We live in times of high political turbulence. Surveying flailing governments from Spain to the United States, it seems a good moment to face up to the evidence of system failures that face us. Millions going to food banks or unable to afford decent housing in the richest countries in the world reveals a systems failure. An epidemic of mental health problems reveals a systems failure. An inability to deal with climate change reveals a systems failure. A constant anger at government and at the institutions of government, channelled – largely ineffectually – through ballot boxes, reveals a systems failure.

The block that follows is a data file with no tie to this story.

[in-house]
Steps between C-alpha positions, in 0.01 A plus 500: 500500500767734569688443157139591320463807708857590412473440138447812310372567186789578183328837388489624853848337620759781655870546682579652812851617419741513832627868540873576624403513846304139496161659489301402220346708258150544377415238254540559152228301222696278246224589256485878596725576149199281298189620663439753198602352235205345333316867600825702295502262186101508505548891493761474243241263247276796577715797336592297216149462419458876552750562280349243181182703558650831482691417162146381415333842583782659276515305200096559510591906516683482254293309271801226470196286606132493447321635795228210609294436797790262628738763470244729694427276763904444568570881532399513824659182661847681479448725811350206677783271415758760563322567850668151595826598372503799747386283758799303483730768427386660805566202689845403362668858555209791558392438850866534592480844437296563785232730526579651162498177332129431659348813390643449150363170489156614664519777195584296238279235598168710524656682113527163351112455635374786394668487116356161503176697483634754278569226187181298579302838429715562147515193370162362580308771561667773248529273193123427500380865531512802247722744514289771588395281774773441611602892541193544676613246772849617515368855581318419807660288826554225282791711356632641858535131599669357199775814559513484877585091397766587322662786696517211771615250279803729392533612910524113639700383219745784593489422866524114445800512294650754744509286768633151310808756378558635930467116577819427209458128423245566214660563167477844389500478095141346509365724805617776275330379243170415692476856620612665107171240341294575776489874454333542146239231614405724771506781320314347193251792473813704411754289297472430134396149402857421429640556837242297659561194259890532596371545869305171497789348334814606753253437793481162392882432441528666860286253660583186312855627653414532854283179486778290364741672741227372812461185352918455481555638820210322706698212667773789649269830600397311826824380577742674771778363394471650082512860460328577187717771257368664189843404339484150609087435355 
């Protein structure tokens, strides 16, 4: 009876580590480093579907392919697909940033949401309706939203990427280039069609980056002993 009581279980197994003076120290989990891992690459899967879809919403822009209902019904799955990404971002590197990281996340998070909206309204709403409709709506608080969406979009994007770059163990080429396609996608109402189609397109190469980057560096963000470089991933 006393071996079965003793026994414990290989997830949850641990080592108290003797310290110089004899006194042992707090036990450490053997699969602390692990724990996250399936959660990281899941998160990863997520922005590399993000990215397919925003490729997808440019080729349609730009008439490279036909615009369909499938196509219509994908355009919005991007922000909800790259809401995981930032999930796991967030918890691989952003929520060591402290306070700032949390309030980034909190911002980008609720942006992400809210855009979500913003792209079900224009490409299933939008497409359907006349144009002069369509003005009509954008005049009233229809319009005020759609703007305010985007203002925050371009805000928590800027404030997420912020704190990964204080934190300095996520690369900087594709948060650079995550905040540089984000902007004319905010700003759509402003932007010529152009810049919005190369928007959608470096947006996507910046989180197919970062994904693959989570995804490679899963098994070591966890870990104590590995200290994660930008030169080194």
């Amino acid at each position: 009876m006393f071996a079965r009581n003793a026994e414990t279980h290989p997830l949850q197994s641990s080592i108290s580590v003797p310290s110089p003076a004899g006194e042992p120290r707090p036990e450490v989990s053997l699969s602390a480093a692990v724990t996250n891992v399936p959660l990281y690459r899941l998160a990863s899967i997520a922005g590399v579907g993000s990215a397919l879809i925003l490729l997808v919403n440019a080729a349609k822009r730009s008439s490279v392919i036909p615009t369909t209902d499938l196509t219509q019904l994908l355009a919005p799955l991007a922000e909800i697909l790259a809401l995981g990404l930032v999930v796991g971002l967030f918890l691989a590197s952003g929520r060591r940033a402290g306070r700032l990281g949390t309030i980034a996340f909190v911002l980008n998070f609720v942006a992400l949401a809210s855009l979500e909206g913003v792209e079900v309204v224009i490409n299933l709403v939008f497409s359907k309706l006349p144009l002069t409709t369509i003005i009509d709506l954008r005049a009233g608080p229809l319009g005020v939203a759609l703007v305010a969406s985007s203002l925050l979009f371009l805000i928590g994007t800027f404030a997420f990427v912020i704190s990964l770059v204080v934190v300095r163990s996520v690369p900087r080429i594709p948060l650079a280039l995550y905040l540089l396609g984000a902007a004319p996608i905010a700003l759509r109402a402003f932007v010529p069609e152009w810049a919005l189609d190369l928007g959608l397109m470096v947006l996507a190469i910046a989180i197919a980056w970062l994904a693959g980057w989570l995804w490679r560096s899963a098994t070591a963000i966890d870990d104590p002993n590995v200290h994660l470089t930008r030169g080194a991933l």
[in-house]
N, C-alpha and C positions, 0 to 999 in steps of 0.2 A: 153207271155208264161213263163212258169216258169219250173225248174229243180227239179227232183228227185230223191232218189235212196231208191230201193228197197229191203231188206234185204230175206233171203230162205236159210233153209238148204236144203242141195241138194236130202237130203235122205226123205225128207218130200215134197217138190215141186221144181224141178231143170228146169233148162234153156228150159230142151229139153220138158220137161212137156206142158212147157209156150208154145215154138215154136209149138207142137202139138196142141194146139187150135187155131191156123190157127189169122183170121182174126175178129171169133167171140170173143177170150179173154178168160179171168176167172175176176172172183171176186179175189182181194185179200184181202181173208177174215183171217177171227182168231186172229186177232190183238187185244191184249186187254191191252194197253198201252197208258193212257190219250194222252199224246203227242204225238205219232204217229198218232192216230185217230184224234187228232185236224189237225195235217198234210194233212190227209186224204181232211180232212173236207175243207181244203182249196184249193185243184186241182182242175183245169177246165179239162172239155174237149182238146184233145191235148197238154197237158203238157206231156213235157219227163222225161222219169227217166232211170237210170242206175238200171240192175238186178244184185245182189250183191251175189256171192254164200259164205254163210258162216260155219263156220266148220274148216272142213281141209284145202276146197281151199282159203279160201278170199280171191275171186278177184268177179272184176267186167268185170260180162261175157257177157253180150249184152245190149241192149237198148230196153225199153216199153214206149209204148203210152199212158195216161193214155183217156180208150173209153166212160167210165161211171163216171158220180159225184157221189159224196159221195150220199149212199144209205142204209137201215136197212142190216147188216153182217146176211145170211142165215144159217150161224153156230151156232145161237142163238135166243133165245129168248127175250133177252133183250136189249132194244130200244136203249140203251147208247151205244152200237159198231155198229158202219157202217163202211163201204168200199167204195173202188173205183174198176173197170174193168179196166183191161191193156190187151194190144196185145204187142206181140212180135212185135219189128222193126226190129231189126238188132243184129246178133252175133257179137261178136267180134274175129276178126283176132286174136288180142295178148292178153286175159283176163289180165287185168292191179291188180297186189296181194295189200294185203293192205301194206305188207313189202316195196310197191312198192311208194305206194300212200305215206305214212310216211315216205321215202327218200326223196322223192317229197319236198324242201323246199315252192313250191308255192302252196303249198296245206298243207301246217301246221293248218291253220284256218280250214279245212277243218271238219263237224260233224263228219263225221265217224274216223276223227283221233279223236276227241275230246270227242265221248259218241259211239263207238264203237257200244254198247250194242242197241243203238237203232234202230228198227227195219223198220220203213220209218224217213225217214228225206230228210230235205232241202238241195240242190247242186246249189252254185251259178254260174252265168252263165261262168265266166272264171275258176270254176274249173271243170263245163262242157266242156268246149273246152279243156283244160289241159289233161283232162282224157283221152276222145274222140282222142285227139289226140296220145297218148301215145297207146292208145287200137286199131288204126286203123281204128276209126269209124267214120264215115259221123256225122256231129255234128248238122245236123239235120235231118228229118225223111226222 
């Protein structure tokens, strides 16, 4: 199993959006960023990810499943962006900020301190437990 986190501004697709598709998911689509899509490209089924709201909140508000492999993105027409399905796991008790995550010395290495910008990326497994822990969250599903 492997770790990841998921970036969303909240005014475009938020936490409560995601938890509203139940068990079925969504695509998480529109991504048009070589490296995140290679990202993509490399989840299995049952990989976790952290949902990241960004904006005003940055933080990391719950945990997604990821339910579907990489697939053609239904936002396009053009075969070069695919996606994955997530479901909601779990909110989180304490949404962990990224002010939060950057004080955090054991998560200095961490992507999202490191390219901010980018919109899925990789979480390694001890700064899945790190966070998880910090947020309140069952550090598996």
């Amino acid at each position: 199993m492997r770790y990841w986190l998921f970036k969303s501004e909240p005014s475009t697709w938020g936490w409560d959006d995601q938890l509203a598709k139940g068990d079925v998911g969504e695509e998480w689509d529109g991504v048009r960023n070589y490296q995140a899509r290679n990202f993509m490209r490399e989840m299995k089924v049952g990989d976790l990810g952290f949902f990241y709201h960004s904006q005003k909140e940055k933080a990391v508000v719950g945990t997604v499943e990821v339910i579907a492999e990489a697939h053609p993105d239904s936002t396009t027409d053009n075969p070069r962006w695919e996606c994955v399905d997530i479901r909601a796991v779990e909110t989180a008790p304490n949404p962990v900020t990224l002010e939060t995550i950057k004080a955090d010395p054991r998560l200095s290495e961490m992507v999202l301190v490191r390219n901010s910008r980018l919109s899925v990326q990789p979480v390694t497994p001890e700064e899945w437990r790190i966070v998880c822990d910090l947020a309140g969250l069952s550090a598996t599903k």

What is visibly failing is management of large scale societies, management of us, by those who seldom fully understand our problems, management regimes too big to adapt as needed. It is not stated often enough that we live in a heavily managed society. Yet people instantly understand what is meant by this: they have experience of being managed. Sometimes we are managed well, sometimes badly, but at some point in a large system, the former state will always give way to the latter. Eventually a sense of lost control comes over us all. We must take back control, we feel. It is hard to know how, hard to know who to target, for no leaders or parties seem to return power to us. [Read more]